For decades the transport planning profession has used what is known as the Four Step model to predict traffic and hence provide road capacity. It does not suggest any other options than increasing road capacity such as public transport or land use changes that reduce the need to travel.
It has been put aside by most European cities who quickly saw what it did to rip the heart out of American cities. Despite its obvious simplicity it remains one of the modernist tools that are used to explain the future of cities. Most of all it is a tool to create congestion-fear.
But the Four Step model now has revealed one major failing: it assumes that as wealth rises then car ownership and car use will also rise. As the data above suggest if we look to the future we can confidently predict that wealth will rise but we cannot predict that this will automatically mean more car use. They are now decoupling.
The young and the wealthy are buying locations where car dependence is minimised and where sustainable transport options are easily available. Freedom and connection is now based on smart phones and social media and these are easier to use where you can walk, cycle or use a bus and train.
In the US the cities that are decoupling GDP from car use the most are the cities which have invested in rail, such as Washington DC and Portland, as you can see in the chart below. In cities that are emphasising sustainable transport modes the economic benefits are increasingly being demonstrated (see also the book and this article by urban theorist and professor at University of Toronto Richard Florida) as the knowledge economy requires dense centres and spatially efficient modes - walking, cycling and rail transit.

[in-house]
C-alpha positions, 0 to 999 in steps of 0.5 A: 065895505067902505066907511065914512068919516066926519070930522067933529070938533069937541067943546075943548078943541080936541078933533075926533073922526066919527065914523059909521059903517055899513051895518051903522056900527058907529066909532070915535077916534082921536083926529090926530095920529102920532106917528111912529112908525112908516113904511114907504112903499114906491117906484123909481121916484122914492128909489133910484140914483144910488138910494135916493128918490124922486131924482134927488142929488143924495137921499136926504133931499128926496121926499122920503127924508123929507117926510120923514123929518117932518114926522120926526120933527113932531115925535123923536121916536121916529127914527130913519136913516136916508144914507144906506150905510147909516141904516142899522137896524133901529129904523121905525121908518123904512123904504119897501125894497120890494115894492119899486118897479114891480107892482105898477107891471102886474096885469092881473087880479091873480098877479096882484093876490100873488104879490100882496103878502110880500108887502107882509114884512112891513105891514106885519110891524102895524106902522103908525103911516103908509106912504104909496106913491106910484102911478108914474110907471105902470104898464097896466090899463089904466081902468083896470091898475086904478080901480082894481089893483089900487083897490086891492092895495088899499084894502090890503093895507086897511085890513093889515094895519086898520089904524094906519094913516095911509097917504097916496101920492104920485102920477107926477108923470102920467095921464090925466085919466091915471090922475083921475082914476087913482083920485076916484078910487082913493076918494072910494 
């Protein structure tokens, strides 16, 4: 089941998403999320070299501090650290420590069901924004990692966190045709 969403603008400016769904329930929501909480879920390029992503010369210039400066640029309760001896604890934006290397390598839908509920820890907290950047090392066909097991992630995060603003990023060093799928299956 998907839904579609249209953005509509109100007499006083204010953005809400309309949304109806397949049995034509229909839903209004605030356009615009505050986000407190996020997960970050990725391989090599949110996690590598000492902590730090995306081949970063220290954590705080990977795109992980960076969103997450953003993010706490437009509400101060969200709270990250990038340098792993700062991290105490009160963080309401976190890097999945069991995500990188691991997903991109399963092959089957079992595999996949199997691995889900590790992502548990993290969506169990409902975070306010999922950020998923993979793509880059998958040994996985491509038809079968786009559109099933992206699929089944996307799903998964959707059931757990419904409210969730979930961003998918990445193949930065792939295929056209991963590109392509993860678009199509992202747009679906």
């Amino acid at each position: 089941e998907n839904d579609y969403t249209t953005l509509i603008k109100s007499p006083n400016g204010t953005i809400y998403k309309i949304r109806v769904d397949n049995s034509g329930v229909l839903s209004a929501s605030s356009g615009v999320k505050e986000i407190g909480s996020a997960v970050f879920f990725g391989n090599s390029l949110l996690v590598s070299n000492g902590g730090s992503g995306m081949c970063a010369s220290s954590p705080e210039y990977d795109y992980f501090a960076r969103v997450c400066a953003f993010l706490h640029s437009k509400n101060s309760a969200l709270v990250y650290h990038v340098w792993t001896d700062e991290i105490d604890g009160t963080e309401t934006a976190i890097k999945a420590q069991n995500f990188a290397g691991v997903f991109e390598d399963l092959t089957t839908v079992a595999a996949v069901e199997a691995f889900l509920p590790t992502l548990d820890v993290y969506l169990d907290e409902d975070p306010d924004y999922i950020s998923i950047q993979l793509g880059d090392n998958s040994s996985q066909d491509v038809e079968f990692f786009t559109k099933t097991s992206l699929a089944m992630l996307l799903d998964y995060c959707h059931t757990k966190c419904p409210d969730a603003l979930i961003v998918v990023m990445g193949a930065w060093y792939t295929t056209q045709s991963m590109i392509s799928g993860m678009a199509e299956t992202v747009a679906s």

This global trend is also not just a phenomenon of wealthy cities. Rail projects are dominating the transport agenda of Chinese cities (building metros in 82 cities) and Indian cities (51 cities are building metros now since Prime Minister Modi declared any city over a million needs quality transit).
Even if we were faced with a mountain of traffic congestion we should not be building high capacity roads as they are no longer working to deliver the transport outcomes once expected. The Texas Transportation Institute has compared miles of freeway against delay in the top 20 American cities and found no correlation, as you can see in the chart below.
The latest data on American cities shows that the top six most walkable cities have 38% higher walkability. Australian cities have been showing this in their city centres as well (Gehl, 2011). This is now the real competitive edge attracting capital for the knowledge economy and to retain the young talent. This is how we should be facing the future not quivering in fear about congestion.
Its time to change our traffic prediction models.
Its time to support global trends towards transit, walkability and urban regeneration.
Its time to drop the big road fetish.
Its time to stop fear of congestion as the core issue facing the future of our cities.
Peter Newman does not work for, consult, own shares in or receive funding from any company or organization that would benefit from this article, and has disclosed no relevant affiliations beyond the academic appointment above.
Authors: The Conversation